Employer Legal Definition:

A person who is contractually bound to a worker - the employee - to give that worker money as a salary or wages, in exchange for ongoing work and for which the employer directs the work and exercises fundamental control over the work.

Related Terms: Employment , Employee , Employment at Will , Probationary Employee

Previously known as the master in a contractual relationship known to the common law as a master-servant relationship.

In Ready Mix v Minister of Pensions, the English court stated that an employer is one who agrees to a contract for services and in such an arrangement:

".. the servant (employee) agrees that, in consideration of a wage or other remuneration, he will provide his own work and skill in the performance of some service for his master (employer). He agrees, expressly or impliedly, that in the performance of that service he will be subject to the other's control in a sufficient degree to make the other master."

In Jowitt's 1977 Dictionary of English Law, employer is defined as follows:

"The test ... seems to be ... that the servant is bound to obey the reasonable commands of his master to do all acts falling within the scope of his employment and secondly, that the master has the power of dismissing the servant on neglecting his duty, or for incompetence or gross misconduct or on giving notice of dismissal in accordance with the express or implied terms of the contract."

In order to determine whether a person is an employer, as the characterization may have ominous consequences in terms of vicarious liability for the torts of an alleged employee, or in regards to taxation or the payment of statutory benefits, the law generally turns towards the distinctions between an employee and an independent contractor or an agent or such other control tests as have been developed by the relevant jurisprudence.

For example, in City of Montreal, a 1946 Canadian case, which was appealed all the way to the Privy Council of England (such appeals to the court of a foreign jurisdiction have since been disallowed), Justice Wright of the Privy Council wrote:

"In earlier cases a single test, such as the presence or absence of control, was often relied on to determine whether the case was one of master and servant, mostly in order to decide issues of tortious liability on the part of the master or superior.

"In the more complex conditions of modern industry, more complicated tests have often to be applied.

"t has been suggested that a fourfold test would in some cases be more appropriate, a complex involving control, ownership of the tools, chance of profit (and) risk of loss.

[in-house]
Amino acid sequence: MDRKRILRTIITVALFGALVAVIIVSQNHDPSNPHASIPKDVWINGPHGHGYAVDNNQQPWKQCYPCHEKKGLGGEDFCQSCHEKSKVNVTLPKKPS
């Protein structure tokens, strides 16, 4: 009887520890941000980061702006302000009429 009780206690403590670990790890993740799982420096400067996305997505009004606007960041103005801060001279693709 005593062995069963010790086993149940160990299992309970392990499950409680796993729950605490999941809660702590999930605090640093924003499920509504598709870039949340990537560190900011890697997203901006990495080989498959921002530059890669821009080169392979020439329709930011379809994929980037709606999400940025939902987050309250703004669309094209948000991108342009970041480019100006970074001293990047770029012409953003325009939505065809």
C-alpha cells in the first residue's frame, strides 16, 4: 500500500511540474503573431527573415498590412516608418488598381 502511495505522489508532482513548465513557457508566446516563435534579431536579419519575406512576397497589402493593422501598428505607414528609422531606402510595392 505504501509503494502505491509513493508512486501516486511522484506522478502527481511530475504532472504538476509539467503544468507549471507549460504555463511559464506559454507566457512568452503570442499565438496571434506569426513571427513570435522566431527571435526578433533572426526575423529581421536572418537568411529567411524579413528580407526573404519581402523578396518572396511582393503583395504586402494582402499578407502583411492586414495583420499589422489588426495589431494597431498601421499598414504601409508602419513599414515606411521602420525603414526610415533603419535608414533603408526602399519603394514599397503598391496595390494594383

"Control in itself is not always conclusive. Thus the master of a chartered vessel is generally the employee of the shipowner though the charterer can direct the employment of the vessel.

"Again the law often limits the employer's right to interfere with the employee's conduct, as also do trade-union regulations. In many cases the question can only be settled by examining the whole of the various elements which constitute the relationship between the parties. In this way it is in some cases possible to decide the issue by raising as the crucial question whose business is it, or, in other words, by asking whether the party is carrying on the business, in the sense of carrying it on for himself or on his own behalf and not merely for a superior.">

A year later, the Privy Council, in Mersey Docks added:

"Many factors have a bearing on the result.

"Who is paymaster, who can dismiss, how long the alternative service lasts, what machinery is employed -- all these questions have to be kept in mind.

"The expressions used in any individual case must always be considered in regard to the subject matter under discussion, but among the many tests suggested I think that the most satisfactory by which to ascertain who is the employer at any particular time is to ask who is entitled to tell the employee the way in which he is to do the work upon which he is engaged.

"If someone other than his general employer is authorized to do this, he will, as a rule, be the person liable for the employee's negligence.

"But it is not enough that the task to be performed should be under his control, he must also control the method of performing it. It is true that in most cases no orders as to how a job should be done are given or required. The man is left to do his own work in his own way, but the ultimate question is not what specific orders, or whether any specific orders, were given, but who is entitled to give the orders as to how the work should be done."

REFERENCES:

  • City of Montreal v Montreal Locomotive Works 1 DLR 161 (1947)
  • Mersey Docks v Coggins and Griffiths 1947 AC 1
  • Ready Mix Concrete v Minister of Pensions 1968 2 QB 497 (1968)

 

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